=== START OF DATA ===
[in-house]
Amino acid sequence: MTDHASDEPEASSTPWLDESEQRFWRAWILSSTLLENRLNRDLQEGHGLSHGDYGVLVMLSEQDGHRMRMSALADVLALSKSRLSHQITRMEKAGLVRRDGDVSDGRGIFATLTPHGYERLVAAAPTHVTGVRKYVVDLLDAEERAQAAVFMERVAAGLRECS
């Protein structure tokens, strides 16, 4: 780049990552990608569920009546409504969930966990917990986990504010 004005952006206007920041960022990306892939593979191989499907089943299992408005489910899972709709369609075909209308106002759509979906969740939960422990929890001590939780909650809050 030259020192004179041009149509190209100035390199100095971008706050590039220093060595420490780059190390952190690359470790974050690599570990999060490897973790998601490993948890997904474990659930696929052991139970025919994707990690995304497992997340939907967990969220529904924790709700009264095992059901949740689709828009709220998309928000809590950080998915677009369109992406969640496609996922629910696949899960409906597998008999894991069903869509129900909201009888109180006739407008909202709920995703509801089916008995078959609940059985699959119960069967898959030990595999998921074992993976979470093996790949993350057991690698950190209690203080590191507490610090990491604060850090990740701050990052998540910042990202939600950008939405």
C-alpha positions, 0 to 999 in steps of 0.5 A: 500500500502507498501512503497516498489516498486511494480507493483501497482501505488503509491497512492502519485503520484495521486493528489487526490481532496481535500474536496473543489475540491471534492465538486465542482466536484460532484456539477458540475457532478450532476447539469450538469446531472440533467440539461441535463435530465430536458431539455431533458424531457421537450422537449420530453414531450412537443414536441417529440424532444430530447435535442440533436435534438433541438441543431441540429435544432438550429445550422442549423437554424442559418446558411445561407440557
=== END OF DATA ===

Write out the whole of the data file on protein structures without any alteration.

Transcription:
[in-house]
Amino acid sequence: MTDHASDEPEASSTPWLDESEQRFWRAWILSSTLLENRLNRDLQEGHGLSHGDYGVLVMLSEQDGHRMRMSALADVLALSKSRLSHQITRMEKAGLVRRDGDVSDGRGIFATLTPHGYERLVAAAPTHVTGVRKYVVDLLDAEERAQAAVFMERVAAGLRECS
């Protein structure tokens, strides 16, 4: 780049990552990608569920009546409504969930966990917990986990504010 004005952006206007920041960022990306892939593979191989499907089943299992408005489910899972709709369609075909209308106002759509979906969740939960422990929890001590939780909650809050 030259020192004179041009149509190209100035390199100095971008706050590039220093060595420490780059190390952190690359470790974050690599570990999060490897973790998601490993948890997904474990659930696929052991139970025919994707990690995304497992997340939907967990969220529904924790709700009264095992059901949740689709828009709220998309928000809590950080998915677009369109992406969640496609996922629910696949899960409906597998008999894991069903869509129900909201009888109180006739407008909202709920995703509801089916008995078959609940059985699959119960069967898959030990595999998921074992993976979470093996790949993350057991690698950190209690203080590191507490610090990491604060850090990740701050990052998540910042990202939600950008939405």
C-alpha positions, 0 to 999 in steps of 0.5 A: 500500500502507498501512503497516498489516498486511494480507493483501497482501505488503509491497512492502519485503520484495521486493528489487526490481532496481535500474536496473543489475540491471534492465538486465542482466536484460532484456539477458540475457532478450532476447539469450538469446531472440533467440539461441535463435530465430536458431539455431533458424531457421537450422537449420530453414531450412537443414536441417529440424532444430530447435535442440533436435534438433541438441543431441540429435544432438550429445550422442549423437554424442559418446558411445561407440557